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Old 07-08-2007, 06:23 PM   #1
rtspitz
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software raid - device rearrangement after reboot when drives are disconnected


some experts' advice needed here !

before you smite me for using software raid, let me tell you that I do use a hardware raid controller - but just for the data disks as this baby wasn't cheap ;-(

the software-raid problem I run into is this:

I have 4 sata ports on my mainboard, 2 of which provided by the southbridge and 2 extra ports come from some promise chip.
2 sata disks are connected to controller A (further on named CA), a hot spare sata disk is connected to controller B (further on named CB).
So my system sees a total of 4 sata disk, 3 used for software raid and the last one is my hardware raid controller (3ware).
2 of these disks on CA form a raid1 array, disk 3 on CB is configure to be a hot spare. there are 2 raid devices /dev/md0 and /dev/md1, /dev/md1 is used as a physical volume for LVM. all of this works great. I should mention that I also boot from /dev/md0 (not lvm-ed), which is the reason for my "little" problem.

As long as I use mdadm to fake disk-failures the system runs fine, as the disks aren't really gone (block devices still there).
But if I power down my system and physically remove one of those 3 disks, something bad happens to grub's device mapping. As far as I understand CA and CB do not report missing disks to linux, so if one disk goes missing grub's device mapping goes bad and it cannot boot the kernel anymore. Fortunately my fstab file only uses lvm and raid devices which get assigned automatically during initrd bootup.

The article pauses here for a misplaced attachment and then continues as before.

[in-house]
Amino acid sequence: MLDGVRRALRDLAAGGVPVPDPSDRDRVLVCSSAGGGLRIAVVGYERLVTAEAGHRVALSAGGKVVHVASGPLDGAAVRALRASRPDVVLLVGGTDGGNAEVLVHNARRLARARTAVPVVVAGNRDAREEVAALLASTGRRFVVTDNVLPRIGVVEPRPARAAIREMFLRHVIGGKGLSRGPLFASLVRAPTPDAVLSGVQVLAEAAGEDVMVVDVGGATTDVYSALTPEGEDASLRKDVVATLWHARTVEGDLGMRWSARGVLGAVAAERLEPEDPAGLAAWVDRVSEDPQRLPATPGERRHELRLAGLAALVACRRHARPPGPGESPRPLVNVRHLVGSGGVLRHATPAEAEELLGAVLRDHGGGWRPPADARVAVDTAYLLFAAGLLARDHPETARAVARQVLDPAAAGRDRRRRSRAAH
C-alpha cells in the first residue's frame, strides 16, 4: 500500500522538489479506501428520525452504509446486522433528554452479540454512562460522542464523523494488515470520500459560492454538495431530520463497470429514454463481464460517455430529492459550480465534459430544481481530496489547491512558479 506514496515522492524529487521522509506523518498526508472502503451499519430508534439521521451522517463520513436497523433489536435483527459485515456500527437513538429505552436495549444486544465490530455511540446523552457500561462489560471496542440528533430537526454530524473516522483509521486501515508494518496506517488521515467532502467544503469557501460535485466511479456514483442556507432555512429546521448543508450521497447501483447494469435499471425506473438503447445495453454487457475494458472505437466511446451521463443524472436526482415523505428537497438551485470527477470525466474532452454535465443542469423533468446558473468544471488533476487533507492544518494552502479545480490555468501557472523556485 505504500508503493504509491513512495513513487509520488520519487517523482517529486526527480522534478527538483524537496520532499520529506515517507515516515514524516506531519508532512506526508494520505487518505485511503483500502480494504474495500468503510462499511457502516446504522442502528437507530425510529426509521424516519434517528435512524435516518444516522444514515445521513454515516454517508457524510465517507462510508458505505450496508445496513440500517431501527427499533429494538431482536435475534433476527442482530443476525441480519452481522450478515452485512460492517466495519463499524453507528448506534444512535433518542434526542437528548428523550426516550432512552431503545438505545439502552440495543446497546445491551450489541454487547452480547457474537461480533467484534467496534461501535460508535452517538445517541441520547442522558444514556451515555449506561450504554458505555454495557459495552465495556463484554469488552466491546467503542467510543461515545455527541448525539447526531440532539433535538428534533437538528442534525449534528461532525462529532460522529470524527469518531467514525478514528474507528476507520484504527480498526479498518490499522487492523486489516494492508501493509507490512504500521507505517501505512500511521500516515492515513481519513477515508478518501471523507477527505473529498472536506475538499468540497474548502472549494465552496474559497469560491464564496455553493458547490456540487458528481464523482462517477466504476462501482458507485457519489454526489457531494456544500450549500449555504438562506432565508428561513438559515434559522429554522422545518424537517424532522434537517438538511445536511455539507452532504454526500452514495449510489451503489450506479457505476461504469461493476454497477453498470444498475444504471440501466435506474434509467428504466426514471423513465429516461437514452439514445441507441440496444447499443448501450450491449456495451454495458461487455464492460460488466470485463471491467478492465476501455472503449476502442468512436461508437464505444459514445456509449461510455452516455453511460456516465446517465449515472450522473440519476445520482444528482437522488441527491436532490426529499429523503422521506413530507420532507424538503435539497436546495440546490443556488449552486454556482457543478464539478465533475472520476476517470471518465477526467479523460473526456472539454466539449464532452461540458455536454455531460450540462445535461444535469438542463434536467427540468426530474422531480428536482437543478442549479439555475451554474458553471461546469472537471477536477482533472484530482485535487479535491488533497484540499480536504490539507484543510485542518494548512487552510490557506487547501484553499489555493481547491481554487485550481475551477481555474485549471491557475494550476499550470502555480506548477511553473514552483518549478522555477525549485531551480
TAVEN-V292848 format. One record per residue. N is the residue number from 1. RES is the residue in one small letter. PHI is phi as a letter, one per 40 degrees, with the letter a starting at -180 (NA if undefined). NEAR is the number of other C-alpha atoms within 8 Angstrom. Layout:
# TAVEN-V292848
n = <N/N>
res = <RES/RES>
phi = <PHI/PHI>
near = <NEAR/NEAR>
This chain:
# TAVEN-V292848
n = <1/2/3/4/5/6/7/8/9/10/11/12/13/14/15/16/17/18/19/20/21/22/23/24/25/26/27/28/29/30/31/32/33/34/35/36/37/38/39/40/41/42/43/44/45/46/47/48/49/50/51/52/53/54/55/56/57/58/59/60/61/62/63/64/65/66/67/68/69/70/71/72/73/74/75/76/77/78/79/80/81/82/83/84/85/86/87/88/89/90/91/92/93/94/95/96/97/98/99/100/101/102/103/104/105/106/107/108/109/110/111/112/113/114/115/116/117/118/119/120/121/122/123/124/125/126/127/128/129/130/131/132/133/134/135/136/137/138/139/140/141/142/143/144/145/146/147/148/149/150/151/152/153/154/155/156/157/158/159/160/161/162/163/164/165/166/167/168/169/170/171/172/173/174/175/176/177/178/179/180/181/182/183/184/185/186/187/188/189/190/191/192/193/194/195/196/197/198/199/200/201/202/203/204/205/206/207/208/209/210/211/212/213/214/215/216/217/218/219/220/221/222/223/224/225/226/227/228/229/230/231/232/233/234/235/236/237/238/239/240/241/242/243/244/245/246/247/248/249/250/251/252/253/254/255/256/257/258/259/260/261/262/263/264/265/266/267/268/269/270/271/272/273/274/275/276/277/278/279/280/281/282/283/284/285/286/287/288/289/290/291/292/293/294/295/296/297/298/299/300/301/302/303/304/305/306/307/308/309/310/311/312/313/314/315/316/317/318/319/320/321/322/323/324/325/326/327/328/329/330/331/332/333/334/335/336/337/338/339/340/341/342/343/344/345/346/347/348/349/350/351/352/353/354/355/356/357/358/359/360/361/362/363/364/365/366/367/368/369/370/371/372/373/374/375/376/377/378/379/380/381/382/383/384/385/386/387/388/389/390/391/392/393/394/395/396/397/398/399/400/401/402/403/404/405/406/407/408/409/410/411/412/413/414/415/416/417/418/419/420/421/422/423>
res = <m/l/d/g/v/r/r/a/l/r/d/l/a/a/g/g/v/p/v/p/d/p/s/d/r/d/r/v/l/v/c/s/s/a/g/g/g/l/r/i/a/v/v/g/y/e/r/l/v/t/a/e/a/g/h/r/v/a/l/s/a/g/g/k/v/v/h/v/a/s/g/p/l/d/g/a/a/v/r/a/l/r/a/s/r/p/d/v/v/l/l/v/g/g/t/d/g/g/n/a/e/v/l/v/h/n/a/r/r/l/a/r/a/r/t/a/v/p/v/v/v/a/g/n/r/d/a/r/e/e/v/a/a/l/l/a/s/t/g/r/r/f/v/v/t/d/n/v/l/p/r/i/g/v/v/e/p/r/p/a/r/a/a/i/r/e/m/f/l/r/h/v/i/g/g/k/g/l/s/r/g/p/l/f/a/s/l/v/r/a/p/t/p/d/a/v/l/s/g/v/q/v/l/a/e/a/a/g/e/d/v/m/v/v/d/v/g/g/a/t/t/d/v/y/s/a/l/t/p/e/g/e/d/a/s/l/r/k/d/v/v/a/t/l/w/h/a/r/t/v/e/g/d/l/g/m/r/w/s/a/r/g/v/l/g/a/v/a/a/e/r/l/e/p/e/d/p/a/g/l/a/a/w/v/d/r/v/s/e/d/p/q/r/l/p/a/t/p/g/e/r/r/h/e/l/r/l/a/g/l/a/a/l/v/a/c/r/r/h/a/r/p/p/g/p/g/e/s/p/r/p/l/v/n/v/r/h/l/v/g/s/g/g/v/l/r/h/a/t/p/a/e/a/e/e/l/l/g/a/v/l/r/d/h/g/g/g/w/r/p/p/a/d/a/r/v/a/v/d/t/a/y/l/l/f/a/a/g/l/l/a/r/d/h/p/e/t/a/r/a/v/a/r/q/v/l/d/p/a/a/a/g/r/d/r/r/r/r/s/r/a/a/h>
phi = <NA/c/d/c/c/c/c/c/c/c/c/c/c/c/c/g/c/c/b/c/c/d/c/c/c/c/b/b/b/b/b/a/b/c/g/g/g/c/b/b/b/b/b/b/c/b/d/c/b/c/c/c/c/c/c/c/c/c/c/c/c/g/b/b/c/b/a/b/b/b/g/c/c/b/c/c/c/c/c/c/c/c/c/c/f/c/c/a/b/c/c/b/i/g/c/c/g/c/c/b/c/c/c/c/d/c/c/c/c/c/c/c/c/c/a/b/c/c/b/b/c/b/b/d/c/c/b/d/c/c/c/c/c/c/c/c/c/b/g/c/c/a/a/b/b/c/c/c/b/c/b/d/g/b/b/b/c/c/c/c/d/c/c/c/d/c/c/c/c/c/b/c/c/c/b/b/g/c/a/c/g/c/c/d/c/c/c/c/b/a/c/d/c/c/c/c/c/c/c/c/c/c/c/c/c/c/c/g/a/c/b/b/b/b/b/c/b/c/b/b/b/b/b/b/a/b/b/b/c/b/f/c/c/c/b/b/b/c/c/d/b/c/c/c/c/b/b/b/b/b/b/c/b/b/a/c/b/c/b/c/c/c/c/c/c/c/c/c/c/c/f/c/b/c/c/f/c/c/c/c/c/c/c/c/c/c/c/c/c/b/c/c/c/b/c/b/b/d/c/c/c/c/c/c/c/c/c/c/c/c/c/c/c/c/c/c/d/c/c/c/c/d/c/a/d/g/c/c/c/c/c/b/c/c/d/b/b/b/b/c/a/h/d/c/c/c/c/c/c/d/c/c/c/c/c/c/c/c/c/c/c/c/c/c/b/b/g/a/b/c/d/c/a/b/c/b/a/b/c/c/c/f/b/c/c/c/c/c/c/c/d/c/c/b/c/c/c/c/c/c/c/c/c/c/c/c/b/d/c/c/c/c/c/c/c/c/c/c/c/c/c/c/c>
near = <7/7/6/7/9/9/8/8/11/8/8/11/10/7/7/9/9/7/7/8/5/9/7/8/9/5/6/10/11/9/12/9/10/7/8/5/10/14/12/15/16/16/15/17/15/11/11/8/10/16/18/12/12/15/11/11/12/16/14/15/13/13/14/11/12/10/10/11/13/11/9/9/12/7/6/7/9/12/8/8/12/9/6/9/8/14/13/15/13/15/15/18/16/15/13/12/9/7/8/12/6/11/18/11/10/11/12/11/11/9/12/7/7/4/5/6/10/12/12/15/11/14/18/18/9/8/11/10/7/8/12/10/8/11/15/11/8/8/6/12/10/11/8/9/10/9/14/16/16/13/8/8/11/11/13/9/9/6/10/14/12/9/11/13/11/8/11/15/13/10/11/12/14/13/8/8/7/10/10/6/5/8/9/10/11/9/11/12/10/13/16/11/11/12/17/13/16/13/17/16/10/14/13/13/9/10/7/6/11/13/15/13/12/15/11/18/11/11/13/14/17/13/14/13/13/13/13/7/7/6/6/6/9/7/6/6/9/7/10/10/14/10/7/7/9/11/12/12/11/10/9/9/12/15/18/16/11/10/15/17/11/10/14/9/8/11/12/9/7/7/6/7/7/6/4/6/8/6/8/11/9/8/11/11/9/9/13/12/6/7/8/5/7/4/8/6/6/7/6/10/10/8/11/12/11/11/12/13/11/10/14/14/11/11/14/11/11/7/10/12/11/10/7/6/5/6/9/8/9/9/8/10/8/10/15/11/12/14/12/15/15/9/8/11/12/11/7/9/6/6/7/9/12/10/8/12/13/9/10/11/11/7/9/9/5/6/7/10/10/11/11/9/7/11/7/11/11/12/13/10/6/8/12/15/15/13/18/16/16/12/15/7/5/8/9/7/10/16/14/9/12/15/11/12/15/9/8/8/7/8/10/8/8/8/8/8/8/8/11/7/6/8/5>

So what I'm asking is this: is there a way to assign a device mapping in some way that doesn't get mixed up if my mobo's bios thinks some disks aren' there ?

Can GRUB boot from disks by looking at the raid superblock maybe ?
Or instead of: "root (hd2,0)" use something like "root /dev/md0" or "root /dev/disk/by-uuid/...." ?

Just in case you're thinking to tell me to get a 2nd hardware raid controller, I might do that in the end. But let's see what you can come up with first ;-)

If you need some more info for clarification, let me know.

Last edited by rtspitz; 07-08-2007 at 06:33 PM.
 
Old 07-08-2007, 06:31 PM   #2
Quakeboy02
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One of the problems faced by those using Software RAID is the fact that the BIOS numbers the drives before it passes things off to the first sector of the boot device. So, if you remove the boot device configured in the BIOS, then, unless you have grub on the second drive, there's no drive to boot from.

The thing I don't know about for sure is what happens if you were to remove the second drive. Does the BIOS then renumber the drives so that #3 becomes #2 and #4 (perhaps your hardware RAID controller) becomes #3? I would expect that it would.

I've never used drive labeling, but I wonder if (with the exception of drive 1 problems) this would be a way to address your problem?
 
Old 07-08-2007, 06:45 PM   #3
rtspitz
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If I remove say disk 1, my machine boots form disk 2. so I guess drive numbers are shifted around. And that gets to the point where grub is loaded (I installed grub on all 3 drives) but as those numbers don't match anymore the kernel won't get loaded.

I'm on the safe side as soon as I physically replace the faulty disks and the system is back to it's initial state with the drive numbers back to "normal". I guess I can forget about getting my bios to do persistent numbering of drives.

Oh well.... I'll have a look at grub's manual I guess.

Last edited by rtspitz; 07-08-2007 at 06:47 PM.
 
Old 07-08-2007, 06:50 PM   #4
Quakeboy02
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You could also get a spare drive, and just chuck it in the "failed" slot for testing. You'll be doing that if a drive actually does fail, right? You do have a spare drive, don't you?
 
Old 07-08-2007, 07:12 PM   #5
rtspitz
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Hot spare that is, already in there. I like to have auto-rebuild as my "security blanket".
 
Old 07-08-2007, 08:00 PM   #6
Quakeboy02
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Quote:
Originally Posted by rtspitz
Hot spare that is, already in there. I like to have auto-rebuild as my "security blanket".
Yeah, but is that for your hardware RAID? If it is, then it doesn't sound like what's required for the software array. I think you probably need a cold spare for that. But, I could be wrong. I wish one of the handful of experts on software arrays here would chime in, here.
 
  


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